M1 Garand Makes A Cameo On Upcoming Quarter Design

Guam 2019 Quarter design and a US Marine in 1943 with an M1 Garand rifle

Millions of M1 Garands saw service with the Army and Marines in WWII, and the venerated rifle makes an appearance on an upcoming coin being produced by the U.S. Mint. (Photos: U.S. Mint/National Archives)

An upcoming quarter struck by the U.S. Mint depicts a World War II scene on a far-flung American shore complete with iconic M1 Garand rifles. The coin, the 48th in the Mint’s America the Beautiful Quarters Program, depicts U.S. forces coming ashore at Asan Bay, Guam during the liberation of that territory from Japanese occupation in 1944.

Sculpted by Michael Gaudioso, the design is for the Pacific National Historical Park in Guam and “honors the bravery, courage, and sacrifice of those participating in the campaigns of the Pacific Theater during World War II.”

In the scene on the coin’s reverse side, in the arms of the troops coming ashore from landing vehicles are a number of distinctive M1s. The 30.06-caliber semi-automatic rifle, designed by John Garand, was adopted by the Army in the 1930s and by the Marines just after the start of the War. It was the primary infantry rifle of the military until the M14 replaced it in the 1960s. Nearly 6 million M1s were produced from 1937 to 1957, and they are prized by collectors.

M1 Garand Marines Guam 1944 1945

U.S. Army and Marine units, with M1s front and center, landed on Guam in July 1944 and spent weeks actively fighting the Japanese garrison. The last Japanese holdout was not discovered until 1972.

While the upcoming Guam Quarter will be the first appearance of the M1 on the country’s 25-cent coin, other firearms have made cameos.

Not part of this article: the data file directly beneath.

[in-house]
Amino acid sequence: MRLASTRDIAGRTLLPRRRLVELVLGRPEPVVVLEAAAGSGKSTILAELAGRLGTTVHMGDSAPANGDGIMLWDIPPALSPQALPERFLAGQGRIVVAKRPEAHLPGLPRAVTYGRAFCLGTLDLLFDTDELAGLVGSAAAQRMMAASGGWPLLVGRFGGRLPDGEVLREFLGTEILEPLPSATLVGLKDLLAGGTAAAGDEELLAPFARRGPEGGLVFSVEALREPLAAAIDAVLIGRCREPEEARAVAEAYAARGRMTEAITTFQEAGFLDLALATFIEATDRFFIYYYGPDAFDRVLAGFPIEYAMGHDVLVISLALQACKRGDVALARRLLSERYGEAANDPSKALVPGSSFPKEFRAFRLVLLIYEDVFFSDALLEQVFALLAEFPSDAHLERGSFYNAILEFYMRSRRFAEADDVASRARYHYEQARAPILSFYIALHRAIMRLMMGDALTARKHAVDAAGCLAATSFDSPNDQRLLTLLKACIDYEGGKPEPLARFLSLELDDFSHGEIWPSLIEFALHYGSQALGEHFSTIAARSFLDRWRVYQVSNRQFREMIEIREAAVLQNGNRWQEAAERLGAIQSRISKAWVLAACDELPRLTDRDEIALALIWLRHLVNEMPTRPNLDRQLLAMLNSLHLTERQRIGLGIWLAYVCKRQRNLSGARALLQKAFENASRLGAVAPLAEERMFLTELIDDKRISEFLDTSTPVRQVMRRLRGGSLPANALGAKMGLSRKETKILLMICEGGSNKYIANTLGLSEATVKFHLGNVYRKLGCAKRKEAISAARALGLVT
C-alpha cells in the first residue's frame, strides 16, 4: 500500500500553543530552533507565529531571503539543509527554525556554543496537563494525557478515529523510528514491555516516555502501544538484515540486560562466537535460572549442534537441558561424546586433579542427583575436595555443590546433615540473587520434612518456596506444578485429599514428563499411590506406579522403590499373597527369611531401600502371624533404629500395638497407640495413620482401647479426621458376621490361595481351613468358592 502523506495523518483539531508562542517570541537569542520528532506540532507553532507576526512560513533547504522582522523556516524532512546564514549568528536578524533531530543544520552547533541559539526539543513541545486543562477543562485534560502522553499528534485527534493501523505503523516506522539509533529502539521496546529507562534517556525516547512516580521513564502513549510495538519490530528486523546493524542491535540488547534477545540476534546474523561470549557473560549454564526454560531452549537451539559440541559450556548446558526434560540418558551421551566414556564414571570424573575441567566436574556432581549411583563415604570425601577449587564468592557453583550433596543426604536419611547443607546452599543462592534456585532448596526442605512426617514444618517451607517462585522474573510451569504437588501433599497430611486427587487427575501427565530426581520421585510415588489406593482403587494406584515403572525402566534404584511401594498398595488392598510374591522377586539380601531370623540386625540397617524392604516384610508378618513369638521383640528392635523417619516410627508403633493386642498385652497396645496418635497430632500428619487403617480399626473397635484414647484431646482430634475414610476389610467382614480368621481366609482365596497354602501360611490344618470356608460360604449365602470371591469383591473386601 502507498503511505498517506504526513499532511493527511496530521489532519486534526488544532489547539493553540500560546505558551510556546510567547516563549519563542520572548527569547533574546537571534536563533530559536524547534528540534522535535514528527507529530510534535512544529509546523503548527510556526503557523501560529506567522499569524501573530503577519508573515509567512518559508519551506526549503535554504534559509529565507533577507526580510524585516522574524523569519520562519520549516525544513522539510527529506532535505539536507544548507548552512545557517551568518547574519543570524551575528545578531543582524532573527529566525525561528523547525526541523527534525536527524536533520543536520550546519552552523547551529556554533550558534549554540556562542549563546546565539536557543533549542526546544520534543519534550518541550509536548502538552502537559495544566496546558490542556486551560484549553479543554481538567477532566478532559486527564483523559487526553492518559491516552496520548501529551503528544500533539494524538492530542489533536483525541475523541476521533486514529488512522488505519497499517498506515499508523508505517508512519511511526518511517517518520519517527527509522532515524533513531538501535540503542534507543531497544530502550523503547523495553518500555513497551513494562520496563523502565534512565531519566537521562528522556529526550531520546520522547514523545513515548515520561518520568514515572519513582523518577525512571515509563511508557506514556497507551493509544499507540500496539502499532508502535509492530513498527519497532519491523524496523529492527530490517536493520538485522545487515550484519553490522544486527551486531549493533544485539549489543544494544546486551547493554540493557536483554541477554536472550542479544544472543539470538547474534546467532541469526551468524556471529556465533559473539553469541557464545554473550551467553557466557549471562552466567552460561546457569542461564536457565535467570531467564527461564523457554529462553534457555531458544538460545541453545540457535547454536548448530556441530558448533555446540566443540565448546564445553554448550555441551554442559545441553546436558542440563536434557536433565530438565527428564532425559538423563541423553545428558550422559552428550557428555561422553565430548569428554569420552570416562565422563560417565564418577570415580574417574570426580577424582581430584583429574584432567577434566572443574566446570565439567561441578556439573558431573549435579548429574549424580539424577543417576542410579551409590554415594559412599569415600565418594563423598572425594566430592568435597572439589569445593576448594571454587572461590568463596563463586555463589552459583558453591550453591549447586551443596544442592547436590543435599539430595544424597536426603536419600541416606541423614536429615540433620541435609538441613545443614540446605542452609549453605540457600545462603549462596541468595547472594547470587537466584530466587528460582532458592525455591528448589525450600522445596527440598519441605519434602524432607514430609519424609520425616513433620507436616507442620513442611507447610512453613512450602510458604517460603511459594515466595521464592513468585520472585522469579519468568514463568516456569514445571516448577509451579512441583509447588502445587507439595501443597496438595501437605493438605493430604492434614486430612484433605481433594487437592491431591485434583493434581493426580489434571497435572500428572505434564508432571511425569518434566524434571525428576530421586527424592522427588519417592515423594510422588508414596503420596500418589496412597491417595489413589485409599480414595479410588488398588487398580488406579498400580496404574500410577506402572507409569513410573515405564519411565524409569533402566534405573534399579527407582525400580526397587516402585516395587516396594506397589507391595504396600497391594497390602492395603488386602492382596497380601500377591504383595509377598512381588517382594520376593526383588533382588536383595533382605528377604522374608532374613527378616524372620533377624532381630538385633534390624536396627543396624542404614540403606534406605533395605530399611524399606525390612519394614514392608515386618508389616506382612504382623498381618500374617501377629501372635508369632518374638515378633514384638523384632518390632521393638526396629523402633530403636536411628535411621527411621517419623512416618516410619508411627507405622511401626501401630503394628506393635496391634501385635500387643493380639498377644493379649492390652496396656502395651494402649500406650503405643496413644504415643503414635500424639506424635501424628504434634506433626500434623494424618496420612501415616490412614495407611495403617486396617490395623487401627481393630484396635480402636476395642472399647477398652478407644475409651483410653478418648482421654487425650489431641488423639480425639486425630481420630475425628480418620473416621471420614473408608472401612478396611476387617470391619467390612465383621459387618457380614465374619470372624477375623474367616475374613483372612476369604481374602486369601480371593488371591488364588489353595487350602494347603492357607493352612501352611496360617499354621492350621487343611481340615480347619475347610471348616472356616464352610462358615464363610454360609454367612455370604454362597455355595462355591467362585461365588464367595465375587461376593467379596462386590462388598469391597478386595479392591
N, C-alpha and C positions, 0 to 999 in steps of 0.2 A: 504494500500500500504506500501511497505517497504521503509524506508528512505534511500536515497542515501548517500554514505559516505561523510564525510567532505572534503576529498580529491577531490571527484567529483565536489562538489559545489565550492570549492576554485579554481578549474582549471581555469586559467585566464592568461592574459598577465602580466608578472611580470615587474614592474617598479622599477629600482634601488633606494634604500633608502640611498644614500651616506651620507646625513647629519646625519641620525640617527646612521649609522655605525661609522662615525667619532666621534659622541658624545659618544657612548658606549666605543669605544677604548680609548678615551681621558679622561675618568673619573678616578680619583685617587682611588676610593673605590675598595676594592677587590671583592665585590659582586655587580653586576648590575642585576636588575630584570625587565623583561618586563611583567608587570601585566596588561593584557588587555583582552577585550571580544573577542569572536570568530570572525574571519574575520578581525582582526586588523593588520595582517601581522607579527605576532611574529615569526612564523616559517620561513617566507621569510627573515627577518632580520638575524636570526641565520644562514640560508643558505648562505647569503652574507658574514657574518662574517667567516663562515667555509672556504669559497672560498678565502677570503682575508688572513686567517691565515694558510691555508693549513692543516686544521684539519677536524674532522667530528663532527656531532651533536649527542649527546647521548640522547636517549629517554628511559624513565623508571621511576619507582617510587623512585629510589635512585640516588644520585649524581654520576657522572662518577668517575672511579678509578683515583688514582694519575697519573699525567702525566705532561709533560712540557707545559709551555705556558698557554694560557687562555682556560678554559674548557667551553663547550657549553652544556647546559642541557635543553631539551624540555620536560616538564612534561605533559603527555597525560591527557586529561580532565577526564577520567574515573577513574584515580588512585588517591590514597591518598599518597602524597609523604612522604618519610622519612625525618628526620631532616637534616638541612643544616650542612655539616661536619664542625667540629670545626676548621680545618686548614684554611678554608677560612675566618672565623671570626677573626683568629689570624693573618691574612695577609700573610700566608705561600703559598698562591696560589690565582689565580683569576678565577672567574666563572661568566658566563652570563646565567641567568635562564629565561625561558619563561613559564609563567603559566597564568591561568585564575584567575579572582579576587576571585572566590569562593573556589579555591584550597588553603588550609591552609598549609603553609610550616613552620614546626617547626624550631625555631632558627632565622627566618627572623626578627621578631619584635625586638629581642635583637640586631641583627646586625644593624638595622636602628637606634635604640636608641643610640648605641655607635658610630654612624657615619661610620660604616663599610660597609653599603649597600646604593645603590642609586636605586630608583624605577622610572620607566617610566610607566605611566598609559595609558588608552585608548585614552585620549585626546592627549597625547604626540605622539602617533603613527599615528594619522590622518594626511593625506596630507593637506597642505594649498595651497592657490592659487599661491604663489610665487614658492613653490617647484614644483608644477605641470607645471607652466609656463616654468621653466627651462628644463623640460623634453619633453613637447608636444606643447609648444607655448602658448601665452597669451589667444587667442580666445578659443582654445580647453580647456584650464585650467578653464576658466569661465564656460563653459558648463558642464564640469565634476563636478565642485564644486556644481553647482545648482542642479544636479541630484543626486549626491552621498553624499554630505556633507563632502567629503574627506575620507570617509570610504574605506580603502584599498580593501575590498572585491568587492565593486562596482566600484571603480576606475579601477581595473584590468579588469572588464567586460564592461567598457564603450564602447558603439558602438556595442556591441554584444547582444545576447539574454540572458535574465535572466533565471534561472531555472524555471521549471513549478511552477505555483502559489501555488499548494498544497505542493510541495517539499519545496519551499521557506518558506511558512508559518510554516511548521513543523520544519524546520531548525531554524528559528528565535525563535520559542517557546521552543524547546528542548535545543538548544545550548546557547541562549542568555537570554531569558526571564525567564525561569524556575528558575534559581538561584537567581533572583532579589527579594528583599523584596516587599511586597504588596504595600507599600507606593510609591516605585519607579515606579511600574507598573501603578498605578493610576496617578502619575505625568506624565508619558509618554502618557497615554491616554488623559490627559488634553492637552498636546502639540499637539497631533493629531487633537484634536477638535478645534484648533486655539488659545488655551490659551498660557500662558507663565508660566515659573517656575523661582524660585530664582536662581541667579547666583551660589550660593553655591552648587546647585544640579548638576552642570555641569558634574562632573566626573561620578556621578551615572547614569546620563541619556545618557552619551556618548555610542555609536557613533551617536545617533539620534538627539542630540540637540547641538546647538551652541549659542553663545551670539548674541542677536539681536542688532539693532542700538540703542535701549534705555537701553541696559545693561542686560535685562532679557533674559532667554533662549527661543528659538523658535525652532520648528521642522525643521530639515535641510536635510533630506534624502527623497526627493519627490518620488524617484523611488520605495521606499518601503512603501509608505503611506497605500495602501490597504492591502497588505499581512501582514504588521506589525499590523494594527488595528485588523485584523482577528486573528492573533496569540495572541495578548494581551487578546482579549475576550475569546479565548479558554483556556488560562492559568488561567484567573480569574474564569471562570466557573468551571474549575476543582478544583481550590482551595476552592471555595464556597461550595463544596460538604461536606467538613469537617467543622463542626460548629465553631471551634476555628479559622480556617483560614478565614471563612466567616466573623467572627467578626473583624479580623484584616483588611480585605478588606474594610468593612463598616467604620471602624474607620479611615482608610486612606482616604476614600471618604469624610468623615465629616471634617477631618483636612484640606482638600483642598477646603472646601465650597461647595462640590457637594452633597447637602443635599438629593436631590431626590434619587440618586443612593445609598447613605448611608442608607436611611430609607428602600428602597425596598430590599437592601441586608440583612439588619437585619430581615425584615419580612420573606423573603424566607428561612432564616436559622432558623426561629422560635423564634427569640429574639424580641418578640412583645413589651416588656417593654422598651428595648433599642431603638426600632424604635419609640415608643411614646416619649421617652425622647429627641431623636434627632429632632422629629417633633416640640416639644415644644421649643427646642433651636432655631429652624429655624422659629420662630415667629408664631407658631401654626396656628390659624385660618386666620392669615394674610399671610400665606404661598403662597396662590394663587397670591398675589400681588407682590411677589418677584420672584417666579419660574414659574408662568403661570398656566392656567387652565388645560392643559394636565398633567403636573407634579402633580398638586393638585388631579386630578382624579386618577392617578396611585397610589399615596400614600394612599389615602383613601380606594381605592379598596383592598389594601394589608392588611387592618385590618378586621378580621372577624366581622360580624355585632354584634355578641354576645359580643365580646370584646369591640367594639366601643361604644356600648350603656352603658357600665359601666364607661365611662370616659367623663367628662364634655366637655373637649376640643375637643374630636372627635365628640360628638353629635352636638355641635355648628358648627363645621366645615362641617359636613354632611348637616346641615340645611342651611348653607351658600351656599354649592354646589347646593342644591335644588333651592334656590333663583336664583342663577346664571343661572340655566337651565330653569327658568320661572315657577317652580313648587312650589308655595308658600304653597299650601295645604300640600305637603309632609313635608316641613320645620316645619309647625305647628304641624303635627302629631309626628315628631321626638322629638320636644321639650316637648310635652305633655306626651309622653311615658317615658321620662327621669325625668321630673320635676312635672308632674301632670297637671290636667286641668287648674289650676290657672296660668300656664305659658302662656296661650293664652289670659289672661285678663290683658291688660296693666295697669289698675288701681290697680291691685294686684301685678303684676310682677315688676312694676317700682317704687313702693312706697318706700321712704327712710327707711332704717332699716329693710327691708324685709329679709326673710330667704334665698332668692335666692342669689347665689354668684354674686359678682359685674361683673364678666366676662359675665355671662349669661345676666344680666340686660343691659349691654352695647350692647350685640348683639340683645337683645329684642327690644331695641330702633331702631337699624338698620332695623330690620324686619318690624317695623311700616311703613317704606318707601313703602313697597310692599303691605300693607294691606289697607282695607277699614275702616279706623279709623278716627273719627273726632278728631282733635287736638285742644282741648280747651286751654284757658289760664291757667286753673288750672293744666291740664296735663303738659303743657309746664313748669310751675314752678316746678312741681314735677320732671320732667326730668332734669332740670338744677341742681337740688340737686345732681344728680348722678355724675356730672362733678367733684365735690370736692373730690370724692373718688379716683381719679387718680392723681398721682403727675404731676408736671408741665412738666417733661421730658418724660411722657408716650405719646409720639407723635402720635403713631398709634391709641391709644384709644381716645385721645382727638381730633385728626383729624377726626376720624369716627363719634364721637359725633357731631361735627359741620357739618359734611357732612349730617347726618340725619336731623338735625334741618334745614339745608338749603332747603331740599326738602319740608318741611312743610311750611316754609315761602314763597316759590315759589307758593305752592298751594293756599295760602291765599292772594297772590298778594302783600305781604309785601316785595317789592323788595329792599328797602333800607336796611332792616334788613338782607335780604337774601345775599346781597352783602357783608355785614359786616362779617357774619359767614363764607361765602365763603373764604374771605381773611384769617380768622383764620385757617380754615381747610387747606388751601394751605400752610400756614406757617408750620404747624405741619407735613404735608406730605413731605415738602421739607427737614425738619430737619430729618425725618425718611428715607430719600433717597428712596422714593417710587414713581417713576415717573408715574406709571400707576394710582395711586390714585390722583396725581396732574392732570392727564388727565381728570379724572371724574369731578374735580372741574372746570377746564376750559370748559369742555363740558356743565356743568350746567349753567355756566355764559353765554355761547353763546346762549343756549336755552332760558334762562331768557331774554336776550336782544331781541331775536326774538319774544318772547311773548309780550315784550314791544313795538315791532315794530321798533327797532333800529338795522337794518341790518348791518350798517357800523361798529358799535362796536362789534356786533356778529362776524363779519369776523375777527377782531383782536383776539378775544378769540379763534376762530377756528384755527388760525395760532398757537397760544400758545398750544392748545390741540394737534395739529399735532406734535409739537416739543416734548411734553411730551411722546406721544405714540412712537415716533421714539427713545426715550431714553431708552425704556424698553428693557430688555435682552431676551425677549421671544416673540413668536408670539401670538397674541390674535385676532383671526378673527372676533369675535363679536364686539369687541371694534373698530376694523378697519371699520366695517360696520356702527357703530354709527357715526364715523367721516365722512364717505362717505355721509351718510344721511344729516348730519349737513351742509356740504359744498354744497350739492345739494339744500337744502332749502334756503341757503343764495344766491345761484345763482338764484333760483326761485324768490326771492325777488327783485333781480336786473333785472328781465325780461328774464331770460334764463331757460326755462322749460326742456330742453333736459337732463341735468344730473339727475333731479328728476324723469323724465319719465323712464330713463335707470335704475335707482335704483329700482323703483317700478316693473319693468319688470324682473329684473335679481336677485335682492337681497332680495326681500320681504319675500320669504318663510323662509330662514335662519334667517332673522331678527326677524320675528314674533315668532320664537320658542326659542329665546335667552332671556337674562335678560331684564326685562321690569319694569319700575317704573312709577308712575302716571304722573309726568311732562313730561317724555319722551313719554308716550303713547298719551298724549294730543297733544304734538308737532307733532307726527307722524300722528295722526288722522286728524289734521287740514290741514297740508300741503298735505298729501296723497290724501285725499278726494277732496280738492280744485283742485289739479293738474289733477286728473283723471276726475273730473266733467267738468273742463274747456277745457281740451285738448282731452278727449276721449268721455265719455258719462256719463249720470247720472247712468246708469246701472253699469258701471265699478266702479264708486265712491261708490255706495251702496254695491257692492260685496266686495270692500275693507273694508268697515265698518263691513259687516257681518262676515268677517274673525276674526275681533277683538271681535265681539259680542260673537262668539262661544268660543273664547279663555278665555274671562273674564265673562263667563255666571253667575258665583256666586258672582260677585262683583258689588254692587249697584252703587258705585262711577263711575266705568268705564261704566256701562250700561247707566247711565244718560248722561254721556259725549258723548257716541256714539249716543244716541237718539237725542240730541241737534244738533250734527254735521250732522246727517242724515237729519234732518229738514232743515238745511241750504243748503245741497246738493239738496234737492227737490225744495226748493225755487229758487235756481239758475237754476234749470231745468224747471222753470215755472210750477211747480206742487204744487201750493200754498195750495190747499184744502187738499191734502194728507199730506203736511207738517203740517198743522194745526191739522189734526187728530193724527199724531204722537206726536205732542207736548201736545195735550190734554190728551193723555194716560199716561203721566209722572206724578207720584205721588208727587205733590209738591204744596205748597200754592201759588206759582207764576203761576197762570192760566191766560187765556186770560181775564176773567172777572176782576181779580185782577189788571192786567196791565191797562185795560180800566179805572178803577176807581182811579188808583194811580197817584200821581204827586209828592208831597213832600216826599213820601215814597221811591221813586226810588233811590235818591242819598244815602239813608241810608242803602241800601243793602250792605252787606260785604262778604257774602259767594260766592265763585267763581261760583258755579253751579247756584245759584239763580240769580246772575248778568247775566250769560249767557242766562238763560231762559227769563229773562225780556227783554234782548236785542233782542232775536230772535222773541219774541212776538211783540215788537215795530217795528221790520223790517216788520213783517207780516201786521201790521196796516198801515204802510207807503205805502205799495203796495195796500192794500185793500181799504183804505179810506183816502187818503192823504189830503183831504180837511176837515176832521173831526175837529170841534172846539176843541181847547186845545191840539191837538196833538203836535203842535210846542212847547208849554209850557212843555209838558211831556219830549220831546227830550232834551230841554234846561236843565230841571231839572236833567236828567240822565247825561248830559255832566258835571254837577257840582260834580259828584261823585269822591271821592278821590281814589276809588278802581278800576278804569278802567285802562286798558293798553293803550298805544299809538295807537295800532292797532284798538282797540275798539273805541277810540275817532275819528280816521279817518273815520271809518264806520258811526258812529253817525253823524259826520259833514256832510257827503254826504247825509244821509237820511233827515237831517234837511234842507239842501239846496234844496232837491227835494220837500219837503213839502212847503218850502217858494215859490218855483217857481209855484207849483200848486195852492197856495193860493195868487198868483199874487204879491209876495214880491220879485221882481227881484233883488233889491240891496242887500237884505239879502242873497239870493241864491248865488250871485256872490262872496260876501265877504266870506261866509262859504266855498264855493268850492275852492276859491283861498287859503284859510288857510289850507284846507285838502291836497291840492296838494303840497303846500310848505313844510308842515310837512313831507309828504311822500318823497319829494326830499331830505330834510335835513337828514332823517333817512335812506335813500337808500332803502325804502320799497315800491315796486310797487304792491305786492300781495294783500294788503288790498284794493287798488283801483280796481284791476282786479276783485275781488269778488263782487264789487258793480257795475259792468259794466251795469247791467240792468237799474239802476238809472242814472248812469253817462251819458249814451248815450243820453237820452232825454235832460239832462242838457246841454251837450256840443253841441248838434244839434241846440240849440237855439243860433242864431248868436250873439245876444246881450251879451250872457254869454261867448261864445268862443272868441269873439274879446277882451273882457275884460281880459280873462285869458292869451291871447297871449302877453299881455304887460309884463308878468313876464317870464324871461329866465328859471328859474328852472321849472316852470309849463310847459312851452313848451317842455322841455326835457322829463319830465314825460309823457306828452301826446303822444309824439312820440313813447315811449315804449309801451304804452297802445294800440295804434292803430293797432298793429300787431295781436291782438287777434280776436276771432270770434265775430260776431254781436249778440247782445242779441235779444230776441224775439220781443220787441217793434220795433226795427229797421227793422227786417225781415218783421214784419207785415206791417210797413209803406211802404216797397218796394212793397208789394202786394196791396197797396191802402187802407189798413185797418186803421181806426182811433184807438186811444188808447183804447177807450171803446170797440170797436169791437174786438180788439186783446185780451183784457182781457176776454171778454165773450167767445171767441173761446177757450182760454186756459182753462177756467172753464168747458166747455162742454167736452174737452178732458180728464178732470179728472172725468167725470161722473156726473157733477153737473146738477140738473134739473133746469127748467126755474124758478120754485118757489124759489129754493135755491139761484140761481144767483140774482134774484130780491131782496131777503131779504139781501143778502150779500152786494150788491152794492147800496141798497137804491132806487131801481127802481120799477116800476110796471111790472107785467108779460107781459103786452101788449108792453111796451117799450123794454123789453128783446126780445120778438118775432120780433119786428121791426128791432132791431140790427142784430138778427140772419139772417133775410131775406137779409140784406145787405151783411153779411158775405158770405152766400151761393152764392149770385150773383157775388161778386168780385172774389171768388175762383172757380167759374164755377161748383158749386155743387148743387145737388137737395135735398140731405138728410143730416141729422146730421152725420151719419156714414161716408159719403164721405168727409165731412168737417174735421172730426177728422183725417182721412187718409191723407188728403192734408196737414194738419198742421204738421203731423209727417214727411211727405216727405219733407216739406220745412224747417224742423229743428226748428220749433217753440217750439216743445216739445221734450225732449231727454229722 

Since 1999, the Mint has been in the process of releasing four new commemorative quarters each year. Starting with the 50 State Quarters Program which ran through 2008, a number of the 25-cent pieces included firearms. Massachusetts’s 2000 quarter includes the likeness a Minuteman of the American Revolution while New Jersey’s highlights Gen. George Washington crossing the Delaware River with armed Colonial soldiers.

Running since 2010, the Mint’s America the Beautiful Quarters Program, of which the M1-featuring Gaum coin is part, also has cannon and a musket-wielding soldier of the 72nd Pennsylvania Infantry Monument on the 2011 Gettysburg coin. Further, 2016’s Cumberland Gap National Historical Park Quarter features a flintlock-armed frontiersman gazing across the mountains to the West.

The 2017 George Rogers Clark National Historical Park Quarter shows then-Lt. Col. Clark, rifle in hand, leading his men in the capture of Fort Sackville from the British in 1779. The design of 2016’s Theodore Roosevelt National Park Quarter depicts a young Roosevelt on horseback, hand on his holstered revolver, surveying the terrain near the Little Missouri River.

Other quarters with firearms NJ MA PA Ky ND Indiana

(Photo: U.S. Mint)

As for the M1 Garand, the rifle has previously appeared on a number of Congressional Gold Medals and bronze duplicates struck by the Mint under federal law honoring specific WWII-era military units. These medals include those for the Filipino Veterans of World War II, the U.S. Army’s 65th Infantry Regiment, Montford Point Marines, Nisei Soldiers, as well as the Code Talkers for the Kiowa Tribe, Menominee Nation, Muscogee (Creek) Nation, and St. Regis Mohawk Tribe.

Congressional Gold Medals that contain images of the M1 Garand

(Photo: U.S. Mint)

The Guam Quarter is set to begin circulation on June 3.

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